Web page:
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Nathan E. Sanders

Harvard–Smithsonian Center for Astrophysics

A Spectroscopic Study of Type Ibc Supernova Host Galaxies from Untargeted Surveys

Nathan E. Sanders, Alicia M. Soderberg, et al. 2012, ApJ, 758, 132.

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Abridged abstract

In this paper, we present the first study of stripped-envelope core-collapse supernovae (SN Ibc) host environments based completely on SNe discovered by untargeted optical transient searches. Previous studies of this type have drawn primarily from galaxy-targeted SN searches, which biases the host environment population towards high-luminosity, high-metallicity galaxies. We present new spectroscopy of ~60 host environments in total, including metallicity measurements and age estimates for young stellar populations. We find that the metallicity distribution of SN Ib and Ic are not statistically different, but SN Ic-BL come from significantly lower-metallicity environments. Synthesizing all past studies, we show that differences in these distributions are obscured among SNe discovered by galaxy-targeted surveys, which offer a ~40% smaller baseline for measuring metallicity differences. These observations question the role of metal-line driven winds in stripping the progenitor stars of Type Ibc SNe and underscore the necessity of using untargeted transient searches to uncover the properties of their host environment populations.

Metallicity distributions

We present new spectroscopy of ~60 SN Ibc host environments and measure metallicities at the explosion site (~75%) or, if necessary, at the host galaxy nucelus (~25%). Analyzing the full metallicity distribution, we find that the SN Ib and Ic distributions are not significantly different, with median metallicities the same within ~0.1 dex, nor are the SN Ib and IIb distributions statistically different. However, the SN Ic-BL are found at significantly lower metallicities.

Combining all previous spectroscopic studies of SN Ibc host environments, we present the metallicity distribution for ~170 SN Ibc in total and look for differences by SN type. The combined sample does not reveal a signficant difference between SN Ib and Ic or IIb, but reinforces the finding of lower metallicities for SN Ic-BL. The figures below illustrate the metallicity distributions from the combined sample in continuous and cumulative form, with various cuts on the sample.

A condensed, 4-panel version of this cumulative distribution figure appears in the paper:

We discuss the implications for these observations for SN progenitor models. The non-detection of a statistically significant difference between SN Ib and Ic places a strong limit on the role of metal-line driven winds in the stripping of their progenitor stars, suggesting (possibly binary evolution) may play more important roles. The lower metallicities for SN Ic-BL, as uncovered by untargeted SN searches, yields closer agreement with the progenitors of GRB-SNe and constrains the role of metallicity in the production of GRB central engines.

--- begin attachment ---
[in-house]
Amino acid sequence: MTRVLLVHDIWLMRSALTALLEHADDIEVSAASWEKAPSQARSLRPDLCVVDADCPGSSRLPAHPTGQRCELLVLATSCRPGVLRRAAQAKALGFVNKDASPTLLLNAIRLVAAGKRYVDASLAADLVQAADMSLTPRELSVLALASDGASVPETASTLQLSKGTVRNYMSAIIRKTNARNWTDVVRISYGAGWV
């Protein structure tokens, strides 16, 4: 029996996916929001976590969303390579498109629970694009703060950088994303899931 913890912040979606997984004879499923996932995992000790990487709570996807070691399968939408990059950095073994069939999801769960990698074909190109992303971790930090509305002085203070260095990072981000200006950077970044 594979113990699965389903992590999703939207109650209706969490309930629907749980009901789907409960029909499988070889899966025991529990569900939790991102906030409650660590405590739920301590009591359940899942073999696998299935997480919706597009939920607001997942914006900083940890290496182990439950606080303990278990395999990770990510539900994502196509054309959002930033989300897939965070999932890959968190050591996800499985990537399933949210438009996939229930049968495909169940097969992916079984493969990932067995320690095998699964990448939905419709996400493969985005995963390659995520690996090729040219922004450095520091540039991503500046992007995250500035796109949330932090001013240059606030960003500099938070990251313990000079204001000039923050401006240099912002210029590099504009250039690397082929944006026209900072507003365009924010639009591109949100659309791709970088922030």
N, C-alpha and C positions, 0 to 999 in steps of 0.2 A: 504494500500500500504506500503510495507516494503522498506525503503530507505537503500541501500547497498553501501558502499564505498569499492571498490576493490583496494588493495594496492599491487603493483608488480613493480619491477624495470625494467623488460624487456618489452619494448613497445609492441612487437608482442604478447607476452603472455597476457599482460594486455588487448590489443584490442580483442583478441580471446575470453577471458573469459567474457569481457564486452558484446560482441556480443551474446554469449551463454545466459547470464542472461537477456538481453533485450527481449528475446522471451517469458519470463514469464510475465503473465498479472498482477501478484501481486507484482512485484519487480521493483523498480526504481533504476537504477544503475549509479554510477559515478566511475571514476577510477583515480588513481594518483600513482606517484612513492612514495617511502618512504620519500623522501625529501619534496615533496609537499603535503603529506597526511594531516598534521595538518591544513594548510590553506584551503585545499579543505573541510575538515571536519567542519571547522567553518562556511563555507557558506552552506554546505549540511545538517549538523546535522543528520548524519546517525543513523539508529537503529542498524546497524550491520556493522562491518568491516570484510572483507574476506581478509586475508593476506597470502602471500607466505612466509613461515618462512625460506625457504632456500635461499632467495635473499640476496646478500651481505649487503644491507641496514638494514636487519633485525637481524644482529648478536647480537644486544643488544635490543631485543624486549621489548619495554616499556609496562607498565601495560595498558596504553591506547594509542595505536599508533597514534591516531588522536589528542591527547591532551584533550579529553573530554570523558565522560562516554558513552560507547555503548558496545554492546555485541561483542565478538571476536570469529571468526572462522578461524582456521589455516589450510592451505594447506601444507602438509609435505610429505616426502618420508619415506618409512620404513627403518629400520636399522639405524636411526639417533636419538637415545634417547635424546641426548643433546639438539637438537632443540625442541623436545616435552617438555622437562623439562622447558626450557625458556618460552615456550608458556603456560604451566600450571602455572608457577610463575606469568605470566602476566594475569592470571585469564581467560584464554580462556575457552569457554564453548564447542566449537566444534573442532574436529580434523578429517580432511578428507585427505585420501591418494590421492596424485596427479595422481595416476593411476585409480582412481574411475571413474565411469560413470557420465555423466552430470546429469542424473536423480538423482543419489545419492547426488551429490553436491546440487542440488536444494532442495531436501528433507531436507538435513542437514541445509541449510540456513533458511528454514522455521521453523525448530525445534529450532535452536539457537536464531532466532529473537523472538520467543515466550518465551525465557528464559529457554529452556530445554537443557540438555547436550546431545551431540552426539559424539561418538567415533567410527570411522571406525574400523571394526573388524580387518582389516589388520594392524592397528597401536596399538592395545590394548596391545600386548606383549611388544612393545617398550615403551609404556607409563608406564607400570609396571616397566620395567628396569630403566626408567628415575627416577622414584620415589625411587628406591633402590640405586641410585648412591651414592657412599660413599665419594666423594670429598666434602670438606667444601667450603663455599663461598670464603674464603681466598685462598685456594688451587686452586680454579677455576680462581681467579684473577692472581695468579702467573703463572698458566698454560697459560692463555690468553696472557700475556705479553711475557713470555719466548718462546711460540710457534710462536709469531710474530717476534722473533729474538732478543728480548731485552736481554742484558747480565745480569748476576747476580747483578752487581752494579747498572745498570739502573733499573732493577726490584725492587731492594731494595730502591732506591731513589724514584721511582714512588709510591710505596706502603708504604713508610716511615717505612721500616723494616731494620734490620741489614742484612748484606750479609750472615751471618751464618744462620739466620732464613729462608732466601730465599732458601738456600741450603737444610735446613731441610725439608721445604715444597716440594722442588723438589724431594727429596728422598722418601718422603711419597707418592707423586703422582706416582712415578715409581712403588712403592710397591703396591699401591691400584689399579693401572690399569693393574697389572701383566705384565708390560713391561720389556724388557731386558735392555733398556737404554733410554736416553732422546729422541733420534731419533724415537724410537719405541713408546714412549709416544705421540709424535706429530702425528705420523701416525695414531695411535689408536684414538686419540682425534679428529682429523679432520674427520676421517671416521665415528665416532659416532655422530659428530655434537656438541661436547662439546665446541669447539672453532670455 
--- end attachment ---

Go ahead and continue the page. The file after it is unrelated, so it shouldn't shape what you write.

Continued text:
Young stellar population ages

We use the equivalent with of Hβ to estimate the age of the young stellar population of the host environment of the SNe. The sample size for these age measurements is not sufficient to identify statistically significant differences, but the results are suggestive of lower median ages for SN Ic-BL and IIb relative to SN Ib and Ic, which would be consistent with higher mass progenitors for those explosion classes.

Systematic effects

We perform a detailed analysis of the systematics that may influence studies of SN Ibc host environments, identifying 5 major classes of effects: 1) the effect of galaxy-targeted SN searches, 2) the ability to isolate the SN explosion site, 3) uncertainties in SN classification, 4) selection effects in spectroscopic follow-up of optical transients, 5) depth limits for host environment spectorscopy.

We find that the dominant systematic effect is introduced by galaxy-targeted SN searches, which substantially under-represent low-metallicity host galaxies and therefore provide a ~40% smaller baseline for recovering differences in metallicity distributions. Moreover, we show that mixing unequal samples of targeted and untargeted SNe of different types can bias observational results.

The ability to isolate the SN explosion site is controlled primarily by two factors: redshift, which sets the physical resolution, and spectroscopic slit placement (at the galaxy nucleus or explosion site). The figure below illustrates that there is no evidence in the combined dataset that physical resolution is the limiting factor obscuring a large (e.g. the 0.2 dex model shown) difference between the metallicities of SN Ib and Ic. A separate analysis of the role of slit placement suggests that nuclear spectroscopy introduces only a small bias that should have a minimal effect on the ability to distringuish SN Ib and Ic. However, the additional scatter introduced by photometric estimates of galaxy metallicity requires a significantly larger sample size to detect a small difference in metallicity distributions.

Simulating observational surveys of SN Ibc host environments, we find that a sample at least twice as large as the combination of all host environment spectroscopy to date would be required to unambiguously confirm a small difference (~0.1 dex in the median) between the metallicity distributions of SN Ib and Ic. The range of KS test p-values recovered by surveys of different sizes given a certain difference in the intrinsic metallicity distributions is illustrated in this figure: